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Geographical Patterns of HIV Sero-Discordancy in High HIV Prevalence Countries in Sub-Saharan Africa

View Article: PubMed Central - PubMed

ABSTRACT

Introduction: Variation in the proportion of individuals living in a stable HIV sero-discordant partnership (SDP), and the potential drivers of such variability across sub Saharan Africa (SSA), are still not well-understood. This study aimed to examine the spatial clustering of HIV sero-discordancy, and the impact of local variation in HIV prevalence on patterns of sero-discordancy in high HIV prevalence countries in SSA. Methods: We described the spatial patterns of sero-discordancy among stable couples by analyzing Demographic and Health Survey data from Cameroon, Kenya, Lesotho, Tanzania, Malawi, Zambia, and Zimbabwe. We identified spatial clusters of SDPs in each country through a Kulldorff spatial scan statistics analysis. After a geographical cluster was identified, epidemiologic measures of sero-discordancy were calculated and analyzed. Results: Spatial clusters with significantly high numbers of SDPs were identified and characterized in Kenya, Malawi, and Tanzania, and they largely overlapped with the clusters with high HIV prevalence. There was a positive correlation between HIV prevalence and the proportion of SDPs among all stable couples across within and outside clusters. Conversely, there was a negative, but weak and not significant, correlation between HIV prevalence and the proportion of SDPs among all stable couples with at least one HIV-infected individual in the partnership. Discussion: There does not appear to be distinct spatial patterns for HIV sero-discordancy that are independent of HIV prevalence patterns. The variation of the sero-discordancy measures with HIV prevalence across clusters and outside clusters demonstrated similar patterns to those observed at the national level. The spatial variable does not appear to be a fundamental nor independent determinant of the observed patterns of sero-discordancy in high HIV prevalence countries in SSA.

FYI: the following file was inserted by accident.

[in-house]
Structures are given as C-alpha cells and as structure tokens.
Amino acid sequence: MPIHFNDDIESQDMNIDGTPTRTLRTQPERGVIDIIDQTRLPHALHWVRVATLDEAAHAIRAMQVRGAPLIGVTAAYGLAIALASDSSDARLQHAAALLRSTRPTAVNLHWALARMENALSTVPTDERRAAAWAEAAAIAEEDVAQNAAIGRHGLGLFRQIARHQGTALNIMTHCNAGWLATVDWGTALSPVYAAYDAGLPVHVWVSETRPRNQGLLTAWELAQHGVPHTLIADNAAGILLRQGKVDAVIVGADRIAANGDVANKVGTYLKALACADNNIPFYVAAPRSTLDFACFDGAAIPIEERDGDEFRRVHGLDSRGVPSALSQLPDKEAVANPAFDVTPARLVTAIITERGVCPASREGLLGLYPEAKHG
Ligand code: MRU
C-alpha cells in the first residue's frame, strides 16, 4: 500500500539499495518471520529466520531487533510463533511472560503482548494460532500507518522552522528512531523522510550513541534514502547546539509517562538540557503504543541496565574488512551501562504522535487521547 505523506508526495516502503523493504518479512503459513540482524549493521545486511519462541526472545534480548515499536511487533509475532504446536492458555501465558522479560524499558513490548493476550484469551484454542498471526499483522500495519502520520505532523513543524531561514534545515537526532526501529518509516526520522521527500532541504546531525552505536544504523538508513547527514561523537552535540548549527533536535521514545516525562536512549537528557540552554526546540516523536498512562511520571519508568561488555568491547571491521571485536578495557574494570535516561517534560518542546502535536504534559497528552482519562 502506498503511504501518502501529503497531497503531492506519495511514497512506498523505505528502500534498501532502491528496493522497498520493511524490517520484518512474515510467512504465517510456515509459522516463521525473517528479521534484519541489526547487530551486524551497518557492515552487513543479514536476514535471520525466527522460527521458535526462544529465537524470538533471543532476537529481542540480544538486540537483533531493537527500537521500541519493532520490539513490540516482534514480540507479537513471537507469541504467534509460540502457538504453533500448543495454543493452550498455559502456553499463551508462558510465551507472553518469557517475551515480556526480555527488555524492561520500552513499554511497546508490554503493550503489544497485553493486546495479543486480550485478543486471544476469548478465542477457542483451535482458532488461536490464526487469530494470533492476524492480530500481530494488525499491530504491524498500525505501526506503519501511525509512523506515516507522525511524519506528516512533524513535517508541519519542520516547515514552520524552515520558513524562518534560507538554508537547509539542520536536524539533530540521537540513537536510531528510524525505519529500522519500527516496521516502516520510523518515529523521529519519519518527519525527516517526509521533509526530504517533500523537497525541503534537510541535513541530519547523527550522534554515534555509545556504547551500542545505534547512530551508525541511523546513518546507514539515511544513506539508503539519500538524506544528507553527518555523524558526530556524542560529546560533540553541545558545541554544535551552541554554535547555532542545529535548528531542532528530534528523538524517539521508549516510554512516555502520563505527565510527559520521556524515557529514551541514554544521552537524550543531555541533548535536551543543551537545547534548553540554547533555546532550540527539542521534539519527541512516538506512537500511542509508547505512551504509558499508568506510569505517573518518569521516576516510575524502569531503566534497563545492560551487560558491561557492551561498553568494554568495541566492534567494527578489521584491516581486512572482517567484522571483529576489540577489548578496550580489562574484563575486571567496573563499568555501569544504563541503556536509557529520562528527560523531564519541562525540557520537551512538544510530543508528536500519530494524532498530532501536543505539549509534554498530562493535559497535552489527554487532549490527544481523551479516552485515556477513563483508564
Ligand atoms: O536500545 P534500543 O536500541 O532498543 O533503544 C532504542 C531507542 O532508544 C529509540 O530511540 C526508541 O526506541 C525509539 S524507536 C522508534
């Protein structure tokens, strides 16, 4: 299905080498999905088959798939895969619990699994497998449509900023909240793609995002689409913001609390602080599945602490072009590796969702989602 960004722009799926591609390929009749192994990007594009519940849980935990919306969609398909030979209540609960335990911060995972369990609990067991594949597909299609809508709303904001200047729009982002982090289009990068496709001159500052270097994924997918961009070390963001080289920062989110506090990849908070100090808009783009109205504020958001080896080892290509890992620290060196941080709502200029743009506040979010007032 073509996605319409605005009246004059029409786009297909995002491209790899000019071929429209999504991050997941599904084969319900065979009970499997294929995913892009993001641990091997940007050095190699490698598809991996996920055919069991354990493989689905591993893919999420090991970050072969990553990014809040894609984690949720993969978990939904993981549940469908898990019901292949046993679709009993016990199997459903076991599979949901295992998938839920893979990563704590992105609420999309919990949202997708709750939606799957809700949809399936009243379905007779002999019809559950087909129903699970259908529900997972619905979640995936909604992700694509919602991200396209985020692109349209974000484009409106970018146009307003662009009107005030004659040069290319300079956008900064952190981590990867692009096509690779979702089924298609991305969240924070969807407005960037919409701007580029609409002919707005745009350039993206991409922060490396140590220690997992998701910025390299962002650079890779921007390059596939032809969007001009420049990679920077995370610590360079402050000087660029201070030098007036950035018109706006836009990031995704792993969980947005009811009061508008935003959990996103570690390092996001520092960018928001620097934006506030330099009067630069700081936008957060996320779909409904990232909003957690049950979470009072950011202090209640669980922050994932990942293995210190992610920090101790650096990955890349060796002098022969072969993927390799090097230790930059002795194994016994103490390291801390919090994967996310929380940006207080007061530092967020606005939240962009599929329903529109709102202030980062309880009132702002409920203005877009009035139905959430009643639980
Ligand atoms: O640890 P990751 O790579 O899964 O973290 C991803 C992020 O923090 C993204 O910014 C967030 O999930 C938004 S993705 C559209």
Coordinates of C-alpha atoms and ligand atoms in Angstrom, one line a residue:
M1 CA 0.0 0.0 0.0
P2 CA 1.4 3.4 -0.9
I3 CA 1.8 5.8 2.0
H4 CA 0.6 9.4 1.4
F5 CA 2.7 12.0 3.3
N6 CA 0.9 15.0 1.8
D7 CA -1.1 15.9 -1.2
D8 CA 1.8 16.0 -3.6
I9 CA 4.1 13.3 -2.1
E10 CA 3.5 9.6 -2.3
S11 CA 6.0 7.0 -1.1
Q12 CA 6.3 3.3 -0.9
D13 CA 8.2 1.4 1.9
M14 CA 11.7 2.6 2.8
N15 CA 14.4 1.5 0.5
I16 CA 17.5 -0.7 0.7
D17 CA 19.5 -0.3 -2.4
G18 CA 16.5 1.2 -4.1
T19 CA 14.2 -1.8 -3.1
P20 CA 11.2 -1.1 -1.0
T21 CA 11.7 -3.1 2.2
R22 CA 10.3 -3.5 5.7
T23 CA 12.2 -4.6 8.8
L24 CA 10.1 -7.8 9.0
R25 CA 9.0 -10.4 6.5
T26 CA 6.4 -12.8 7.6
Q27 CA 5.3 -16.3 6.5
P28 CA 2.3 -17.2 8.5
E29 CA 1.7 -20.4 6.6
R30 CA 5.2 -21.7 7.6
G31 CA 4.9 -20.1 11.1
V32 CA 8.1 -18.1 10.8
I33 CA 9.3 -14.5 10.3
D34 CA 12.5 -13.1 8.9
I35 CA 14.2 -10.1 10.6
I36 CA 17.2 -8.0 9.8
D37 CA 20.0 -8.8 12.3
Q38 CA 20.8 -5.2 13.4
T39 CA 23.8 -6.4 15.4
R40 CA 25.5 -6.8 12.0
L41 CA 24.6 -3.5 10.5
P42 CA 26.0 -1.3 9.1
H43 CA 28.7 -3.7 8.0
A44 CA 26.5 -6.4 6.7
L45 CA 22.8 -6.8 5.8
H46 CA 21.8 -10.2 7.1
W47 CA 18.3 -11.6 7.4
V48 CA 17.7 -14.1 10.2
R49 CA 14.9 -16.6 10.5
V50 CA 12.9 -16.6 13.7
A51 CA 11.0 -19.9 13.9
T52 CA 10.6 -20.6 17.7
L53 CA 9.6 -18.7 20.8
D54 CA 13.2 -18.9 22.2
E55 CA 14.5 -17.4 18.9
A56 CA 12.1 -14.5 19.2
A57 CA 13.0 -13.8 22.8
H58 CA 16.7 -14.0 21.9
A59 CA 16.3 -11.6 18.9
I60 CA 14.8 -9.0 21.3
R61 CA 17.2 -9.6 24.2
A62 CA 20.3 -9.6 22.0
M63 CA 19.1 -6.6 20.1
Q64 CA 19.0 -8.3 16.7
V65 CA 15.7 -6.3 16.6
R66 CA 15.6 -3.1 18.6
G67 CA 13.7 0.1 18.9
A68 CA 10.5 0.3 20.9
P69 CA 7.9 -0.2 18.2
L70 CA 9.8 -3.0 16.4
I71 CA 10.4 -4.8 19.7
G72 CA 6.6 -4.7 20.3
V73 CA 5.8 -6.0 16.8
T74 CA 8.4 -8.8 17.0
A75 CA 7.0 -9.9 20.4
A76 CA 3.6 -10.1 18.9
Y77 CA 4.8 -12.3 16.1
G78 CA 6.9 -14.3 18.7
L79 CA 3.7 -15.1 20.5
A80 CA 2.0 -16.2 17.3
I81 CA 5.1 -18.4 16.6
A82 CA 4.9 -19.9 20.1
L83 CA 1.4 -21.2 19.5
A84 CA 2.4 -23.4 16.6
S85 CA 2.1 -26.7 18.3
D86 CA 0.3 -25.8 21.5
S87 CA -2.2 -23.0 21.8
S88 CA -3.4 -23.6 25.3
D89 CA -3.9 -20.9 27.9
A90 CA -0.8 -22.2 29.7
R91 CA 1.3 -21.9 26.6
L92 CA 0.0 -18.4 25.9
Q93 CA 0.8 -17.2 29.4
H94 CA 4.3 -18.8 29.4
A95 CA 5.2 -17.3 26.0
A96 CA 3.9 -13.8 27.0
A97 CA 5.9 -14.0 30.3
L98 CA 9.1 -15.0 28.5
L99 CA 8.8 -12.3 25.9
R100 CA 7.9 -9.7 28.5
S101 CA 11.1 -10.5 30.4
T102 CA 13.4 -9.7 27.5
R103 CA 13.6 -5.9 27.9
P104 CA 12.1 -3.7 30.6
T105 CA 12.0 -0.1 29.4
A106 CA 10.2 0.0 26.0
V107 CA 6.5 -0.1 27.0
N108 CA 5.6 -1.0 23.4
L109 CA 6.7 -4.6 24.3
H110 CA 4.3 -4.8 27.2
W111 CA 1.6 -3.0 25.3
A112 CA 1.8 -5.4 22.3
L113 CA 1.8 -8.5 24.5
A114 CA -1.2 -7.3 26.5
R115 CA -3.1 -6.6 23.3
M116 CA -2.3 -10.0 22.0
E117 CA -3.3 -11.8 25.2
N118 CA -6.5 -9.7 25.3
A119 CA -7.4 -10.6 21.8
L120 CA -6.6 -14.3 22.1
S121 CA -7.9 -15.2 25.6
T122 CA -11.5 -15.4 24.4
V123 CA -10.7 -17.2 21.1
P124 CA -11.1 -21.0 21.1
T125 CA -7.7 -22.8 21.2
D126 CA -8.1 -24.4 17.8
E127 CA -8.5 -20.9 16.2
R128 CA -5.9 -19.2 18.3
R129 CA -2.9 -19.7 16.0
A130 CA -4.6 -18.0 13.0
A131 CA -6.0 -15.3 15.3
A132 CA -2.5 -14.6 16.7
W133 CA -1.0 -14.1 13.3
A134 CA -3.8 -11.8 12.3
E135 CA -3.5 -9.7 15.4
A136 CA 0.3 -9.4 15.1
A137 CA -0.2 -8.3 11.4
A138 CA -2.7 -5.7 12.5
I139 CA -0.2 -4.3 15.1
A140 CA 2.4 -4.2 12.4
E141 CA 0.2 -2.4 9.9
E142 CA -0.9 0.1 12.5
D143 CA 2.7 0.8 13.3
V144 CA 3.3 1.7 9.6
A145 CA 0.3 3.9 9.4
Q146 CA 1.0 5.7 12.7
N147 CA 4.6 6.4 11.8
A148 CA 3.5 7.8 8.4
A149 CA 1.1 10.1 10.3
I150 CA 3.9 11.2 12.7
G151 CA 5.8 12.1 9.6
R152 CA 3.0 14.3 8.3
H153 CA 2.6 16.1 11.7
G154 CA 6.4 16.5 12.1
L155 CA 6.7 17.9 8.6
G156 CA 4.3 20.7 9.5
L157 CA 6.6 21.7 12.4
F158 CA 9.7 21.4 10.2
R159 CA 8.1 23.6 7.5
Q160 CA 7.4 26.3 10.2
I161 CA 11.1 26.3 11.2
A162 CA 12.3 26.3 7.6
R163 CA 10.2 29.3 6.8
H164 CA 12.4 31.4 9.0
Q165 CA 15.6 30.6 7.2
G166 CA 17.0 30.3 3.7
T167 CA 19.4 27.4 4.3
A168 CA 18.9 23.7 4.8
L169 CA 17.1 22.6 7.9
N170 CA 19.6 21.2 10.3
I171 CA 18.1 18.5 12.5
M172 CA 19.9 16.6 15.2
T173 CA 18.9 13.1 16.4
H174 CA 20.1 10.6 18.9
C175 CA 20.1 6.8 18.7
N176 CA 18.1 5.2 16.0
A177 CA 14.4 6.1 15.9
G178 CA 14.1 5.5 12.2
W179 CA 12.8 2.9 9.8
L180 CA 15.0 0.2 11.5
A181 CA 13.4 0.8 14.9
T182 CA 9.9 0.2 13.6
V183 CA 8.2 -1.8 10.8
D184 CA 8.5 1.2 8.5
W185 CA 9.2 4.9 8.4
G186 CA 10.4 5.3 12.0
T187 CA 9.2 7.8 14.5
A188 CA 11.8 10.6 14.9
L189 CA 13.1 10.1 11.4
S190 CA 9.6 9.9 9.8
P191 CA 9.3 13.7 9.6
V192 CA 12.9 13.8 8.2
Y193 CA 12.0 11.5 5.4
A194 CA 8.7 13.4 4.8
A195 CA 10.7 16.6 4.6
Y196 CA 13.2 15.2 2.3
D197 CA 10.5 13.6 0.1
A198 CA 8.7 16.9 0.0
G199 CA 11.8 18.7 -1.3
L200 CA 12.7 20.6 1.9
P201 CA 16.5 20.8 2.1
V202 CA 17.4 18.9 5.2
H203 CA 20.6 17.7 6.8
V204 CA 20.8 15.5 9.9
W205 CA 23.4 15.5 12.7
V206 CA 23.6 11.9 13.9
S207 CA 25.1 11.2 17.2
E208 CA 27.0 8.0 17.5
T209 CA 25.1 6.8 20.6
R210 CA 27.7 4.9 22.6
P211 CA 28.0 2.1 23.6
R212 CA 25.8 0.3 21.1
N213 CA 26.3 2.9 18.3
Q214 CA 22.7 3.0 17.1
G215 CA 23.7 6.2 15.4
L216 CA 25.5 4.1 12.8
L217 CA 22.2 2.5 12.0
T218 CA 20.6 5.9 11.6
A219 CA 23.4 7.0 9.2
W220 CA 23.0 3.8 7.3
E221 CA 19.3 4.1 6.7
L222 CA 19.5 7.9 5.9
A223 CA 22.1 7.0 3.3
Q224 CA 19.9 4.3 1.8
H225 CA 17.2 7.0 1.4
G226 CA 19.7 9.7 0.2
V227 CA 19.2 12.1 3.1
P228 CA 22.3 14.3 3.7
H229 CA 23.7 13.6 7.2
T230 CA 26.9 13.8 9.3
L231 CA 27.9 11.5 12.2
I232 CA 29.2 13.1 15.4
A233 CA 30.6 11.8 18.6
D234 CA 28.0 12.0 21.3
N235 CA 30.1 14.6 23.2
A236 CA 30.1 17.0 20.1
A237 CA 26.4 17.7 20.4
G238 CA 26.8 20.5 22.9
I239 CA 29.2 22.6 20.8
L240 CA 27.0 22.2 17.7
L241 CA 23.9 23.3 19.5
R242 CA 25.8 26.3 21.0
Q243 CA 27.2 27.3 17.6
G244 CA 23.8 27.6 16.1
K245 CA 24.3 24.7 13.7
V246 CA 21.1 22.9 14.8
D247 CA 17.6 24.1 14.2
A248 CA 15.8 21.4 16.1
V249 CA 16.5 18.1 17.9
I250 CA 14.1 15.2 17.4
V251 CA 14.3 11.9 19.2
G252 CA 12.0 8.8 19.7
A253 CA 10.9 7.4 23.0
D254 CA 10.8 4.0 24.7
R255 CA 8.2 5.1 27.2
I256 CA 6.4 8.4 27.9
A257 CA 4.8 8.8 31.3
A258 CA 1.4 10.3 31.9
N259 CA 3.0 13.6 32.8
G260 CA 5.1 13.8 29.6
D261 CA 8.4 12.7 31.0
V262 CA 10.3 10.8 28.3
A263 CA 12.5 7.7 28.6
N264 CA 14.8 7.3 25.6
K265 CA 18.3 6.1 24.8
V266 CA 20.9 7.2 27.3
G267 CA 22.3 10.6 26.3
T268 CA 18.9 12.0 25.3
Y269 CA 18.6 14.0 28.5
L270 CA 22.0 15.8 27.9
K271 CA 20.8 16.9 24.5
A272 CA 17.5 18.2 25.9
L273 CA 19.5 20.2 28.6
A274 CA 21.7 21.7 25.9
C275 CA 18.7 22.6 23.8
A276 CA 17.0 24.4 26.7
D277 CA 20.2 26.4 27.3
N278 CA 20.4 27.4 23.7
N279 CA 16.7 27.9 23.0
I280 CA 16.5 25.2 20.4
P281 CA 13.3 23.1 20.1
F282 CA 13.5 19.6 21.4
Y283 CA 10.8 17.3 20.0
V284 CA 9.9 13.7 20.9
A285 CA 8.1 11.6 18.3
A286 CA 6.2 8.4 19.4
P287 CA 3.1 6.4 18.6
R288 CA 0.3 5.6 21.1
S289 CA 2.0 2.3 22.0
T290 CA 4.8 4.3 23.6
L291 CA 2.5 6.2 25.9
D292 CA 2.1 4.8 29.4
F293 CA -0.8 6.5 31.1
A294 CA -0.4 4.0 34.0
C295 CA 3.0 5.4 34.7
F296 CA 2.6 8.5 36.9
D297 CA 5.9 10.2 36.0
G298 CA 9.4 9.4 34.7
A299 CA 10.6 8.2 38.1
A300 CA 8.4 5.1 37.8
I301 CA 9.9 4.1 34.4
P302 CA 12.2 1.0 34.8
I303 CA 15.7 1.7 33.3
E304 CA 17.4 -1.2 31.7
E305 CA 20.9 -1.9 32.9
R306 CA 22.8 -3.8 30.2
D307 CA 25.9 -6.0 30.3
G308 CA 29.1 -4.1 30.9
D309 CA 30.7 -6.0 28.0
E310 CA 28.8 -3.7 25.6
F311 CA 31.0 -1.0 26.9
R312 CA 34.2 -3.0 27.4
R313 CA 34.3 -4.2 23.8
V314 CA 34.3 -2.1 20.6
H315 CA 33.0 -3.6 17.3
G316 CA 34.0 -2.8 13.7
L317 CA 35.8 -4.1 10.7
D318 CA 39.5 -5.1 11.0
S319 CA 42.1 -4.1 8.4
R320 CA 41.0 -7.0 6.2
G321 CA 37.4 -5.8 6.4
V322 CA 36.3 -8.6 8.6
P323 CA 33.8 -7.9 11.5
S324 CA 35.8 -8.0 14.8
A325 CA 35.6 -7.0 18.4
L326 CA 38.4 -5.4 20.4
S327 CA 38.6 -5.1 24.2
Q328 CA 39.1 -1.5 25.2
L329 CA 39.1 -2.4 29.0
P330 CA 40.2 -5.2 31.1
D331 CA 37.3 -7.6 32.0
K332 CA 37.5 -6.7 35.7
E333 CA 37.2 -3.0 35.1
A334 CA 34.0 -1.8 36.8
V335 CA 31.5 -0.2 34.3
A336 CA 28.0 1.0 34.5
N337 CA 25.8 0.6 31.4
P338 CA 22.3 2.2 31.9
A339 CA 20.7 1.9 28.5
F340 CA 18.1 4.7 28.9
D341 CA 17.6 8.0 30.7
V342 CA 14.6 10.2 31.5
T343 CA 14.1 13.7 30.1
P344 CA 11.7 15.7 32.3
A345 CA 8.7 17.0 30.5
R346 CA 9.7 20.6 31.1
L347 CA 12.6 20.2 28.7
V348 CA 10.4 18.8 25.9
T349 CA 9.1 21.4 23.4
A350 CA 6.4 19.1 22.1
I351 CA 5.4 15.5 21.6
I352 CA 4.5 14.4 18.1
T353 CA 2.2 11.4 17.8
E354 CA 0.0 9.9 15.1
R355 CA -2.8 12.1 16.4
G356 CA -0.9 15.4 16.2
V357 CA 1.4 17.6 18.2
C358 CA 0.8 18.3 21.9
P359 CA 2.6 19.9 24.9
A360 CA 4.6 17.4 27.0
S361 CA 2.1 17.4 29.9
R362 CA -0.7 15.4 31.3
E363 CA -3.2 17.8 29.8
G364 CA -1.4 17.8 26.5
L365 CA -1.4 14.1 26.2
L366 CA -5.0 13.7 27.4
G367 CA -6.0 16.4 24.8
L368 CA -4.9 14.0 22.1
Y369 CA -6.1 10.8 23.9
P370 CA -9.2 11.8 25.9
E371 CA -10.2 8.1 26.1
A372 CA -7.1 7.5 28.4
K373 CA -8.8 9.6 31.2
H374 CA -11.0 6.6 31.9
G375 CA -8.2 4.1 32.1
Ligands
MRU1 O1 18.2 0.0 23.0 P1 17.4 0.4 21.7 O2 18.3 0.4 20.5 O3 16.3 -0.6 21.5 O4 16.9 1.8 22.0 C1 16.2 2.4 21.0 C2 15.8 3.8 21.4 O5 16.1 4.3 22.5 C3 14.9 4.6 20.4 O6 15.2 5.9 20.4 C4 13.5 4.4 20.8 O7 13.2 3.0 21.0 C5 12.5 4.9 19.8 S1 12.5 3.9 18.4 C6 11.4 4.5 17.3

No MeSH data available.


Associations between measures of sero-discordancy and HIV prevalence. (A) Scatter plot of the proportion of stable discordant couples among all stable couples () versus HIV prevalence within and outside the high HIV prevalence clusters; (B) scatter plot of the proportion of individuals engaged in stable HIV discordant couple () versus HIV prevalence within and outside the high HIV prevalence clusters; (C) scatter plot of the proportion of HIV discordant couples among all stable couples with at least one HIV-infected individual in the couple () versus HIV prevalence within and outside the high HIV prevalence clusters; (D) scatter plot of the proportion of all HIV-infected individuals engaged in stable HIV discordant partnerships () versus HIV prevalence within and outside the high HIV prevalence clusters. Correlations were determined using Pearson correlation coefficient (PCC).
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ijerph-13-00865-f003: Associations between measures of sero-discordancy and HIV prevalence. (A) Scatter plot of the proportion of stable discordant couples among all stable couples () versus HIV prevalence within and outside the high HIV prevalence clusters; (B) scatter plot of the proportion of individuals engaged in stable HIV discordant couple () versus HIV prevalence within and outside the high HIV prevalence clusters; (C) scatter plot of the proportion of HIV discordant couples among all stable couples with at least one HIV-infected individual in the couple () versus HIV prevalence within and outside the high HIV prevalence clusters; (D) scatter plot of the proportion of all HIV-infected individuals engaged in stable HIV discordant partnerships () versus HIV prevalence within and outside the high HIV prevalence clusters. Correlations were determined using Pearson correlation coefficient (PCC).

Mentions: There was a positive correlation between HIV prevalence and (PCC = 0.89; 95% Confidence Interval (CI) 0.68–0.96), and HIV prevalence and (PCC = 0.60; 95% CI 0.1–0.86) across within and outside HIV prevalence clusters (Figure 3A,B). Conversely, there was a negative, but weak and not significant, correlation between HIV prevalence and (PCC = −0.38; 95% CI −0.75–0.18), and HIV prevalence and (PCC = −0.44; 95% CI −0.79–0.11) across within and outside HIV prevalence clusters (Figure 3C,D).